Kasang Kajang
Diploma 18
As we head into 2050, fresh water availability around the world is in a dire position. 

Mainly due to over-extraction of wells coupled with population increase placing larger strains on  existing water resources.Within this time, water has moved from being a political commodity to a market commodity.

Ultimately, aligning a resource which is essential to life closer to such globally exported and heavily profitable resources such as oil.

Seeing the emergence of a new world trade market which is extremely profitable for some and simply unobtainable for othersThis widening gap between availability and need is most prevalent in areas such as northern India; namely the Ganges Basin.

Where by 2050 water distributions to civilians is expected to drop by 50% with the primary reason being that the Ganges will turn into a seasonal river; where by available flow is driven by the monsoon season.. seeing the water amounts drop by 4/5th of the expected need.Instead of conventional methods of sourcing water,

Using this same analogy of sourcing water out of the air a pilot project was instigated in Faizabad, a town located in the Ganges basin where Agriculture dominates the towns productivity; and also consumes almost 90% of the towns water reserves.  As plants are part of the water cycle they naturally create a more saturated environment due to photosynthesis.

500,000 trillion Litres of water is accounted for due to transpiration from plantation, worldwide annually. 

Within Faizabad there are many small holdings where the main crops sown are Sugarcane, Paddy and Wheat which transpire approx 80% of the water they use.India is the largest consumer and 2nd largest Producer of silk; so ultimately it is in abundance in the local area.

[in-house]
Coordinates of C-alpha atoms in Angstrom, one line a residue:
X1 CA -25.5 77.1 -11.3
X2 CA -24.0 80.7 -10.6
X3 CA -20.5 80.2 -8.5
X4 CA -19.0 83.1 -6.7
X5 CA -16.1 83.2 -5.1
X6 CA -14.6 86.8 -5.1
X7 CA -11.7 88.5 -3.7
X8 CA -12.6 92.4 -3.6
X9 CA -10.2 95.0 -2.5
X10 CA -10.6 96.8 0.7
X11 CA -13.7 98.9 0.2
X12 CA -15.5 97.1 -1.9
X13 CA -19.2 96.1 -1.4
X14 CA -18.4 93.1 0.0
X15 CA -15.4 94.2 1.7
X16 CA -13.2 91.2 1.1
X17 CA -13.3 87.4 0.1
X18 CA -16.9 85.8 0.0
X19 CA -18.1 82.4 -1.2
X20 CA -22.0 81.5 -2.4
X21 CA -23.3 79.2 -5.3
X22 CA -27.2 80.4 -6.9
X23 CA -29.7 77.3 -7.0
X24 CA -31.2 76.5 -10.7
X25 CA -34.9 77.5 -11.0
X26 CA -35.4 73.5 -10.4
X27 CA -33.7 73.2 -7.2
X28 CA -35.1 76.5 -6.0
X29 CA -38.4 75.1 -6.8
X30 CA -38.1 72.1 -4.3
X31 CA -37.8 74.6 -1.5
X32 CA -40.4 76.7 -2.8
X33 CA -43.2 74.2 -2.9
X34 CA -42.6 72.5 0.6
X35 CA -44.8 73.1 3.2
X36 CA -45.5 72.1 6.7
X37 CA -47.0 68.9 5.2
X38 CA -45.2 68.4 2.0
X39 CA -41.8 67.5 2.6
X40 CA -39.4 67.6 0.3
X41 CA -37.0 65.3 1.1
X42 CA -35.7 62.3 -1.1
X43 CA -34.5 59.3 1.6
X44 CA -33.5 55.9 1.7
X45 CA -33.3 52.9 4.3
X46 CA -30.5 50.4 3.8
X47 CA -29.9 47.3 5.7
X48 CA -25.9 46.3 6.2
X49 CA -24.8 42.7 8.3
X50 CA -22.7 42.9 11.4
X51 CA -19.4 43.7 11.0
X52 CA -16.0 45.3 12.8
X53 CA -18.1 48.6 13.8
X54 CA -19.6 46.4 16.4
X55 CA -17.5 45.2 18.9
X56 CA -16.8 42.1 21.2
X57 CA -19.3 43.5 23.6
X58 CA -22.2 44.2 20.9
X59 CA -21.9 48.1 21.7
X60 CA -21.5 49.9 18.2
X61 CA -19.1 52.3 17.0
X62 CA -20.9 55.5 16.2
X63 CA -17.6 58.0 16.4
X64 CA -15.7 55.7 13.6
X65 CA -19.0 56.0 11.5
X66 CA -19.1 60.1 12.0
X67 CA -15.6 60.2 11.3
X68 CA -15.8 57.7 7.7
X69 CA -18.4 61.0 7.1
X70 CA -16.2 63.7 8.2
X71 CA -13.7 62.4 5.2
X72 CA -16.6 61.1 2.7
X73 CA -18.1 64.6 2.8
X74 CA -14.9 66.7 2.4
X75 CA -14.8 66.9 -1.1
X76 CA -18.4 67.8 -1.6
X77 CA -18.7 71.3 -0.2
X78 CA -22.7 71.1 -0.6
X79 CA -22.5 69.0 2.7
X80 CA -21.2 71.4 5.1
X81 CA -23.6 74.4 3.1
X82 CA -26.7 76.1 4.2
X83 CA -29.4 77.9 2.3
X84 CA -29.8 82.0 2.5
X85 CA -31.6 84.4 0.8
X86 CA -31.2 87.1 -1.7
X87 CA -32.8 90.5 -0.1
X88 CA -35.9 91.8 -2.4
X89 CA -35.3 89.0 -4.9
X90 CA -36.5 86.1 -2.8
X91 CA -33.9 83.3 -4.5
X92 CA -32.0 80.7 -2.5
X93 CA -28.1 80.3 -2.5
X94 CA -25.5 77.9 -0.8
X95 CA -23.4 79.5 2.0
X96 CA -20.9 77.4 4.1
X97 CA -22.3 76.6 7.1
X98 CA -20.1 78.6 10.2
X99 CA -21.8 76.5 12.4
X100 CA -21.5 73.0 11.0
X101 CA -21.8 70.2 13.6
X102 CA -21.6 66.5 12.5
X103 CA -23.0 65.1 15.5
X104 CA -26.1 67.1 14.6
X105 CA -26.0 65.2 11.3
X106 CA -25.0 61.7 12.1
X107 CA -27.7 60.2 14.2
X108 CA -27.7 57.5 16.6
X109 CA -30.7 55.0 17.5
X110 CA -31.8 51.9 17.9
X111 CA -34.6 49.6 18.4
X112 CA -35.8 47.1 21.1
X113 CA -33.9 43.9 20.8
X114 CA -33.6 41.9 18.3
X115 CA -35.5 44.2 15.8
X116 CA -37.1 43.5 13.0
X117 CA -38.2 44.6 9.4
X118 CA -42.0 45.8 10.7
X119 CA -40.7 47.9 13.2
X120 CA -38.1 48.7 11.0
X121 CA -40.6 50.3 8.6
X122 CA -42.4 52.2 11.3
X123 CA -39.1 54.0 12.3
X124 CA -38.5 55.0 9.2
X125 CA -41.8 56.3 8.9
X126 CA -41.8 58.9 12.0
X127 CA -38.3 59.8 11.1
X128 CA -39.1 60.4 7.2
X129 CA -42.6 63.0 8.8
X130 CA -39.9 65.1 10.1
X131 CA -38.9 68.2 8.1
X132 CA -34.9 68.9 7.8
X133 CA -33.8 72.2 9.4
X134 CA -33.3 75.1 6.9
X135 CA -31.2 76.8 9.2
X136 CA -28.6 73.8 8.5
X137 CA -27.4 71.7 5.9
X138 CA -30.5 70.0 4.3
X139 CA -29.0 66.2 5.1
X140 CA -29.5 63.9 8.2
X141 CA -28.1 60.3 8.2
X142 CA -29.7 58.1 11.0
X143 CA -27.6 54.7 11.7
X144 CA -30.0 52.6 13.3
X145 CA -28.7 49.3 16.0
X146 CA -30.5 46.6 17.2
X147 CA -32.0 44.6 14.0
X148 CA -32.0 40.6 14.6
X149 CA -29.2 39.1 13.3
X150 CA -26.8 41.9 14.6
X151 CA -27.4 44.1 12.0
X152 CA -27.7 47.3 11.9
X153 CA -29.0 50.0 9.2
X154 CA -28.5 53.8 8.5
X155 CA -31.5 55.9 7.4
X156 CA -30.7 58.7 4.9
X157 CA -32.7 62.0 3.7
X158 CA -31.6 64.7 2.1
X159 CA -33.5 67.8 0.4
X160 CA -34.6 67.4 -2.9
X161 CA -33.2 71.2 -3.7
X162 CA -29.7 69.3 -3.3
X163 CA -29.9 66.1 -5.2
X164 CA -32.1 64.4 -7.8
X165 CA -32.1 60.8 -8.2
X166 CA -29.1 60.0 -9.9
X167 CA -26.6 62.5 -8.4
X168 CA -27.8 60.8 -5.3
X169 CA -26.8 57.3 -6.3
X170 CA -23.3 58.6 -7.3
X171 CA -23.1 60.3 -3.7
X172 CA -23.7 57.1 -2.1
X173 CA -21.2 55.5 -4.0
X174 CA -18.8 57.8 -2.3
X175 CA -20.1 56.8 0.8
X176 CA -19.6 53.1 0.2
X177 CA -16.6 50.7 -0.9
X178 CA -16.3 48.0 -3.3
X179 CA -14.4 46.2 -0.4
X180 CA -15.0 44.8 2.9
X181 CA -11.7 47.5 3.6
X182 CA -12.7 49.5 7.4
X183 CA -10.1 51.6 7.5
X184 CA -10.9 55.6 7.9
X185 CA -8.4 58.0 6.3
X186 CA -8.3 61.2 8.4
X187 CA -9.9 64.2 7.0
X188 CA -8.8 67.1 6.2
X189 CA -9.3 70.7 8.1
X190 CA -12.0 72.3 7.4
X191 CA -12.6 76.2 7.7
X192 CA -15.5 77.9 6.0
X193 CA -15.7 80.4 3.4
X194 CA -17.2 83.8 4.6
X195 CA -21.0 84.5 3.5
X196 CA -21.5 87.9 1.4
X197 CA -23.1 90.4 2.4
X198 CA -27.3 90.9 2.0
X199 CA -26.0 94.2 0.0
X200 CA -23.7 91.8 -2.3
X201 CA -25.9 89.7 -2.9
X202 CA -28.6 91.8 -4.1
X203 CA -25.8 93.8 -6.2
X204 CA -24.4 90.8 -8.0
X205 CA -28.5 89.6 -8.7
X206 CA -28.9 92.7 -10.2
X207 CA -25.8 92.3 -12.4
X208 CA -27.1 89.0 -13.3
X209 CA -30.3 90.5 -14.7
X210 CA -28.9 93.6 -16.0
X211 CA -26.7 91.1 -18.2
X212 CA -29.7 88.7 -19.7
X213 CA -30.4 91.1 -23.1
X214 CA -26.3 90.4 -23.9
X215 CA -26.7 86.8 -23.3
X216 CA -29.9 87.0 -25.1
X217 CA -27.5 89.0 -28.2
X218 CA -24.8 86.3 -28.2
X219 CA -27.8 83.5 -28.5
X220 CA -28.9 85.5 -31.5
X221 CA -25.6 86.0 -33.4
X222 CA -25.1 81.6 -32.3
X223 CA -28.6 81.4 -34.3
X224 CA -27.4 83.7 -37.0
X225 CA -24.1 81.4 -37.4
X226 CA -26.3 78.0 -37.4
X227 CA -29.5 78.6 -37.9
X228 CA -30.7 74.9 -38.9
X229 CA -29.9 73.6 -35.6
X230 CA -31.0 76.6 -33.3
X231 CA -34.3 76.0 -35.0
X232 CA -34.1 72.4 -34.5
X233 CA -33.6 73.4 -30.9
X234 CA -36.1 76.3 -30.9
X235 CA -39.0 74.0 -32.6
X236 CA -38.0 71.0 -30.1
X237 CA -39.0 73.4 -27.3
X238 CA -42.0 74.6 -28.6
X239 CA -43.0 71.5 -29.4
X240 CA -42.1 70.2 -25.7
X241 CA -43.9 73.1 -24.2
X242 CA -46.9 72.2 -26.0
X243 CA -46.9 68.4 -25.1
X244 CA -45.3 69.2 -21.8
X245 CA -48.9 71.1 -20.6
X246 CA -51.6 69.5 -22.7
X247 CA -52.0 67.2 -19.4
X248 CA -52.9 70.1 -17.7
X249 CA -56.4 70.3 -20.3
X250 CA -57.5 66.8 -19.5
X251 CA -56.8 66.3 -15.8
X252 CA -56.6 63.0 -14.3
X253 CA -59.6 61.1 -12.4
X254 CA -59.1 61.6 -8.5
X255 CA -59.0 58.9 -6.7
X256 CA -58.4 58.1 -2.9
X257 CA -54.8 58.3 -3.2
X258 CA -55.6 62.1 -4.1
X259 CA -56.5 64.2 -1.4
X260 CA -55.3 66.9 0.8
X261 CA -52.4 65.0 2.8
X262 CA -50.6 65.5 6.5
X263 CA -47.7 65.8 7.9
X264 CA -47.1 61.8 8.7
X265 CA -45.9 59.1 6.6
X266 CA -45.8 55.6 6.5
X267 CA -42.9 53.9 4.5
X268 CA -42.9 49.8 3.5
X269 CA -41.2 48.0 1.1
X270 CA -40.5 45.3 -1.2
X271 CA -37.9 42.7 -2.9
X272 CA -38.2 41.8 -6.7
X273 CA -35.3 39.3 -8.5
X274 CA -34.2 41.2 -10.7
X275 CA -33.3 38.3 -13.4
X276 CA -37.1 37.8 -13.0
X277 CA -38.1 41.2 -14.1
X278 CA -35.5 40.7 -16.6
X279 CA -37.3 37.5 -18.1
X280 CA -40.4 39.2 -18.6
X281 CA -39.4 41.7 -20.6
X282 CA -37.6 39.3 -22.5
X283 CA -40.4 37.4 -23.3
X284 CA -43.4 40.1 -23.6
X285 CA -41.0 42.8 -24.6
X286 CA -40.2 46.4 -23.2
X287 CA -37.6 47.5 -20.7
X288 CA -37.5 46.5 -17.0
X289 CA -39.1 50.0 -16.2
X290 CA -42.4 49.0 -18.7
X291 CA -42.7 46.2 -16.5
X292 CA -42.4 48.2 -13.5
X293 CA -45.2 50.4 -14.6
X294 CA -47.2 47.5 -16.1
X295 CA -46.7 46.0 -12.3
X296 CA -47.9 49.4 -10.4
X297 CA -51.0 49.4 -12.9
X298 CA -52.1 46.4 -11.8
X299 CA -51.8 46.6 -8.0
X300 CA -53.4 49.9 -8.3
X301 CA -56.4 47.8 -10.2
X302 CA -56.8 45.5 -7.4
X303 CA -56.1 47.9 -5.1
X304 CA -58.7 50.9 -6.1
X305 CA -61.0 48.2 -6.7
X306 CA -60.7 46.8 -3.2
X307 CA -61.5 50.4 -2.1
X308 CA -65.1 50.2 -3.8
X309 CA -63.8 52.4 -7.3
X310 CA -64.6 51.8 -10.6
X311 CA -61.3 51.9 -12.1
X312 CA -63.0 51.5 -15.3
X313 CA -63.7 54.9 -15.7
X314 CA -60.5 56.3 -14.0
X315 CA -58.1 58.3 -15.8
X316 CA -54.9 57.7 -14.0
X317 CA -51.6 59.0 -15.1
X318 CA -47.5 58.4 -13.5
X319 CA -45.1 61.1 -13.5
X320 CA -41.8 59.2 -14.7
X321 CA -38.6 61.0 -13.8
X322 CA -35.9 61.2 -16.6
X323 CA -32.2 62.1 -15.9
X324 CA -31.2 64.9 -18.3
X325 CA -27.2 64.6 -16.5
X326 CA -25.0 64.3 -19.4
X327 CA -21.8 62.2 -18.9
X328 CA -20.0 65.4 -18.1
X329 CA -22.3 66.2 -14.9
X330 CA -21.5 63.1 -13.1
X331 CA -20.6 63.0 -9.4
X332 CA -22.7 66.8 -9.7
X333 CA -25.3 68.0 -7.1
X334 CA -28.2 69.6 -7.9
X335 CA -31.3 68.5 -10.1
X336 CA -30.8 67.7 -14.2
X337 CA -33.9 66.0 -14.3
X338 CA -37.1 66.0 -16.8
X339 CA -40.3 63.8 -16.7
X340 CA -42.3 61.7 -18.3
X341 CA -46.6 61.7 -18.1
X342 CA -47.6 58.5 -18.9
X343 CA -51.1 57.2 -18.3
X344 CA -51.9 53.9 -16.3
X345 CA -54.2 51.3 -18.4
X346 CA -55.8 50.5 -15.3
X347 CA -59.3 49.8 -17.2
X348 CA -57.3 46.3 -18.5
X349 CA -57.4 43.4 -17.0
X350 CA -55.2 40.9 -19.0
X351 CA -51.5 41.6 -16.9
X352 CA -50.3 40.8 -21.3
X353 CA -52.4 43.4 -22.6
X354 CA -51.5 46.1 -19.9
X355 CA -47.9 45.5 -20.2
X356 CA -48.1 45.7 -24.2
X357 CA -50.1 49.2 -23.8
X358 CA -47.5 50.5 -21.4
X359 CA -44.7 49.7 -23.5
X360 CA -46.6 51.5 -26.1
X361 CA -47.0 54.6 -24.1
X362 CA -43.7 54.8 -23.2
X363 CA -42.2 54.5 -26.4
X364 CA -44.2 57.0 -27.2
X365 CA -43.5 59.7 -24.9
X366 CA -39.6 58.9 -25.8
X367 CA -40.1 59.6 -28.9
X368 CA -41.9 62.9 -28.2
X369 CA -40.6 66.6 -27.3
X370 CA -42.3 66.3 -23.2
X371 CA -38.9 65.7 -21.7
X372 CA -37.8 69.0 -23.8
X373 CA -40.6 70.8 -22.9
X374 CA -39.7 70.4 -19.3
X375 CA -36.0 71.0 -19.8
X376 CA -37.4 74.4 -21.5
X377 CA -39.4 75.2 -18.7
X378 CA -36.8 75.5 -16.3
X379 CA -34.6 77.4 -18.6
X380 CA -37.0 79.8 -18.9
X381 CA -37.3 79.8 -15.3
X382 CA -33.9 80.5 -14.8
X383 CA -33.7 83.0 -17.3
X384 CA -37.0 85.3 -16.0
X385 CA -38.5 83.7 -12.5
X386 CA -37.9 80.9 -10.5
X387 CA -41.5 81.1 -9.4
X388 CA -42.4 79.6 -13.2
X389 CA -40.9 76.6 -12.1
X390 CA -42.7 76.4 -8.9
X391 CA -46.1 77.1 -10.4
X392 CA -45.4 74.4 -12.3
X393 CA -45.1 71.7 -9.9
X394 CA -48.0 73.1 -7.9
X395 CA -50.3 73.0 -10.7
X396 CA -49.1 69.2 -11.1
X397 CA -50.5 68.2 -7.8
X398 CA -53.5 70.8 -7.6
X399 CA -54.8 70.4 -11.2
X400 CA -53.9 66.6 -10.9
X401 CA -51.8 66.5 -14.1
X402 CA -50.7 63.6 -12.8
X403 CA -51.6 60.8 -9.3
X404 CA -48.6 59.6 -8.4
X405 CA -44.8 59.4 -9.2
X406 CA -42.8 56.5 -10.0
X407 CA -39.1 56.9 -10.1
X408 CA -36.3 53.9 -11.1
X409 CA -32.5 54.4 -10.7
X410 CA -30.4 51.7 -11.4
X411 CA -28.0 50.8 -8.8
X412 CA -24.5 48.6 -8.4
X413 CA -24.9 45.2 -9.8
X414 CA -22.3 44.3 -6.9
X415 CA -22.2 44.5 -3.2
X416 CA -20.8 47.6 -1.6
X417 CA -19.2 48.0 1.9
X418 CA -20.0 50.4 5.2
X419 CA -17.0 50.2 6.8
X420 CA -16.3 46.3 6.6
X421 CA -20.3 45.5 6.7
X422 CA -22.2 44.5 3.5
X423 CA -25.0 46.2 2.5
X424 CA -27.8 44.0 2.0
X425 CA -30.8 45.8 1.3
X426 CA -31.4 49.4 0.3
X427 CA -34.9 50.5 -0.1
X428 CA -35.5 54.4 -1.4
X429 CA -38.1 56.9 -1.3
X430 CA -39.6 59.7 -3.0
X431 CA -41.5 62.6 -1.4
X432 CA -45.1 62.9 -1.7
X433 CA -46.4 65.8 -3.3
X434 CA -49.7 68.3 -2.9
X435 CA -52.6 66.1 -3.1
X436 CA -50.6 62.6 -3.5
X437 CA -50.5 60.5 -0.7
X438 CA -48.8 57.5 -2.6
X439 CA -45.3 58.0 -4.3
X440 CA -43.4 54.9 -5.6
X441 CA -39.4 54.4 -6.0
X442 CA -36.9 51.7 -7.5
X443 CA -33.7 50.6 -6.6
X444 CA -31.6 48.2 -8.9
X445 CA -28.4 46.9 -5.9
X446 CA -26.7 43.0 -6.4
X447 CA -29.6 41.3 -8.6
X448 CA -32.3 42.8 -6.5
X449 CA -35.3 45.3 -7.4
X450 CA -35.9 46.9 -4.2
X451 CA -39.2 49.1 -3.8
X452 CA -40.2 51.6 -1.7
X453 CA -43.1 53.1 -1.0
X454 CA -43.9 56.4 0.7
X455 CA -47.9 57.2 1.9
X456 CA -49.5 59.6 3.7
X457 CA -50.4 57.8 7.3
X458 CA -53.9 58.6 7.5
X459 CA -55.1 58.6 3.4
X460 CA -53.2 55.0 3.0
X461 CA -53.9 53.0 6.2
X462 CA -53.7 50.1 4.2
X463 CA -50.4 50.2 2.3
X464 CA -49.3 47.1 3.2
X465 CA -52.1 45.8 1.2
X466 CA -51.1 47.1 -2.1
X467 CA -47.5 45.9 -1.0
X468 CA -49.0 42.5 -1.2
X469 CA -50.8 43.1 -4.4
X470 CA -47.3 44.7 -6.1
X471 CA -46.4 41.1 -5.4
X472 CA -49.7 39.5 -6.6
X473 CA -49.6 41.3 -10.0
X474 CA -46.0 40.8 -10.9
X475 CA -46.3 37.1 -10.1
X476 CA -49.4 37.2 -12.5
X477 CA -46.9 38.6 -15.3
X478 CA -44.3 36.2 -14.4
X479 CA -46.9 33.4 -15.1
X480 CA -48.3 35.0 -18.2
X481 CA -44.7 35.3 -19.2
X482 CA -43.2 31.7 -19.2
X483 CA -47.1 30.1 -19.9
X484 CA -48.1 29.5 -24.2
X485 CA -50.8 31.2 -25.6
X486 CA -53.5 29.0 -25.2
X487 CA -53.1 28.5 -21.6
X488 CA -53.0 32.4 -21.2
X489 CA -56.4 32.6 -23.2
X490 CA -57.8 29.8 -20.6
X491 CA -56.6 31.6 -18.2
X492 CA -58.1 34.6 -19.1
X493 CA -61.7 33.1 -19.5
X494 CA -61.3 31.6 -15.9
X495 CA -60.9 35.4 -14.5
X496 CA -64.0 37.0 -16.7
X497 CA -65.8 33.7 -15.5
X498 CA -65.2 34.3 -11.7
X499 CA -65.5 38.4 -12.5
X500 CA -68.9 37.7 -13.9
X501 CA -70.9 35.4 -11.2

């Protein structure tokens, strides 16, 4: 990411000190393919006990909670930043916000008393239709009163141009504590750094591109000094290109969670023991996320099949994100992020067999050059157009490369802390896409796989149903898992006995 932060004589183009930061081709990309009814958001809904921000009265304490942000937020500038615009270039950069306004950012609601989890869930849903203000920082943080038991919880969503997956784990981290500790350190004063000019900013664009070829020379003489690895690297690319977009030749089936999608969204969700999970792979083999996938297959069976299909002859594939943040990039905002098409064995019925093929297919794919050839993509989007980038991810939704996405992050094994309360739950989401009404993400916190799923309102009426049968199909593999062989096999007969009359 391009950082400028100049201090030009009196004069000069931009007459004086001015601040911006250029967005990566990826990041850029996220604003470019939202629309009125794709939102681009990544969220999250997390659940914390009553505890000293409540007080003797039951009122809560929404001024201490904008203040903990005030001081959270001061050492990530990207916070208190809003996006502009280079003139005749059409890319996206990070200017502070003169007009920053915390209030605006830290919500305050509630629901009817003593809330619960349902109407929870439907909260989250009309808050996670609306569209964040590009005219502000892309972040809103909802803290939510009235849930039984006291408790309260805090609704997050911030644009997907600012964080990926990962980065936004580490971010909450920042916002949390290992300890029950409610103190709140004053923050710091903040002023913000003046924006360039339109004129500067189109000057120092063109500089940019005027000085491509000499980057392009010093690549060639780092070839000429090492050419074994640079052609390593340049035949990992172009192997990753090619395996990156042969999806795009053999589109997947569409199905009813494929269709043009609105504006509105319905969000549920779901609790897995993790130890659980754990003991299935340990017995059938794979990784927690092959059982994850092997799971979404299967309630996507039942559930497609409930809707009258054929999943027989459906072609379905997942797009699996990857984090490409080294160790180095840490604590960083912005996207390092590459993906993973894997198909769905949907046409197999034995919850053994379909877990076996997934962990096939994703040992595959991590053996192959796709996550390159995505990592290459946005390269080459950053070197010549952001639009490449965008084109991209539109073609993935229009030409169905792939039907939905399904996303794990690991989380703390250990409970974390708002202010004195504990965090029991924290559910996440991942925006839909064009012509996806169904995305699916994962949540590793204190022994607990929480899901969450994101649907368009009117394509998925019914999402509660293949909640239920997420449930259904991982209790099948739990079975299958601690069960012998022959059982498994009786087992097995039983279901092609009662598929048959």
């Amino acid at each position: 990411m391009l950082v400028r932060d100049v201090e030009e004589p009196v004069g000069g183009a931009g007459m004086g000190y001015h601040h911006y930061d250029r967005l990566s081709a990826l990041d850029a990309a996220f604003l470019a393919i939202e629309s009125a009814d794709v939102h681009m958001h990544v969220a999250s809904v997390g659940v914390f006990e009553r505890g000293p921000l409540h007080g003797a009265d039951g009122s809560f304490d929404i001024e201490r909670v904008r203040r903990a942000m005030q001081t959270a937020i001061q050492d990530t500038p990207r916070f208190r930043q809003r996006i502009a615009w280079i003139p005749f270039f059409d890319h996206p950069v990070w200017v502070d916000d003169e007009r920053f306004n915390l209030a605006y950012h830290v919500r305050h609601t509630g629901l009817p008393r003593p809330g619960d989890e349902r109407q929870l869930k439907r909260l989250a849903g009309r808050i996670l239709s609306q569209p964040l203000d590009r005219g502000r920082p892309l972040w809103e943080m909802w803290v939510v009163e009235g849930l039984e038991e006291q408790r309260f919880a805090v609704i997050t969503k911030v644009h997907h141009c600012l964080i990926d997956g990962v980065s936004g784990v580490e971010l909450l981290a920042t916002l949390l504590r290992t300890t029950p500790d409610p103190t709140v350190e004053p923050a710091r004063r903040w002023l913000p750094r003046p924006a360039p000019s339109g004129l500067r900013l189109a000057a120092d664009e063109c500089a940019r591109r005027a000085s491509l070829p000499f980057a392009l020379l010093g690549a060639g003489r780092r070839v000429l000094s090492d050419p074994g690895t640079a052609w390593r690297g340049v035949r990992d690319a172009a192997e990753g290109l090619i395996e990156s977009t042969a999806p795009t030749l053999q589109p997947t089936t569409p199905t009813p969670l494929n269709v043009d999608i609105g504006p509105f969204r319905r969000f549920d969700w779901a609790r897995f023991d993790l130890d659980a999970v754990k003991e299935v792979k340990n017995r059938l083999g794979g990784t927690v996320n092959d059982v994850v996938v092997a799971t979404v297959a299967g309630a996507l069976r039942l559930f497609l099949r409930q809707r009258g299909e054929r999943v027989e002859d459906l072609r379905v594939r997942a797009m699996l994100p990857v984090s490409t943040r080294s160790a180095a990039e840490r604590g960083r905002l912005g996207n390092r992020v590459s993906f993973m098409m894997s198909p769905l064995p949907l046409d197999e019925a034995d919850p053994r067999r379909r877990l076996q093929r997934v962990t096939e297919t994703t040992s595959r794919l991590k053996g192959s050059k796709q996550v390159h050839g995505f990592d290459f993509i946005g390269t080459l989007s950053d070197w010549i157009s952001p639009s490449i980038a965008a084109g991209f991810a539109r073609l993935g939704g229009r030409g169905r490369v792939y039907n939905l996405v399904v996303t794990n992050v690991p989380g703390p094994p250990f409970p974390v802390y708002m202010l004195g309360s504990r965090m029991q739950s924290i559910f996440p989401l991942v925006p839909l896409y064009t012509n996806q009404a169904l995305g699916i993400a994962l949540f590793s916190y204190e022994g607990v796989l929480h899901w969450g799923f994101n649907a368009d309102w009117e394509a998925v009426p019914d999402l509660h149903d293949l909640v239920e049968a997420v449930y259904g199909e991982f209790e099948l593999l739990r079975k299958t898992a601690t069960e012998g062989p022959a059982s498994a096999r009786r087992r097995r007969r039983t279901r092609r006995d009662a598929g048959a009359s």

Silk has natural properties embedded in it's makeup which attracts water out of saturated air.

The application of silk stems from Fog fence technology where a passive system relying only on mesh/netting, gravity and density allows for successful extraction of water from saturated air.The application of the silk mesh takes a cylindrical form where surface area and density of the mesh define the amounts of water collected.

The application of the airwell is such that it is shared between farmers with the most water intensive plantation located closest, in a radial manor. 

By introducing an expandable system allows for the opportunity of more water to be collected at higher altitudes.  The final system collects water from the atmosphere, with the only ingredients needed being a series of inflatable bladders and silk; so as the local communities can implement As the saturated air available is highest within the first 100m allows for variations of the airwell to emerge; at varying scales; transforming the landscape into a subtle water provision for all local communities.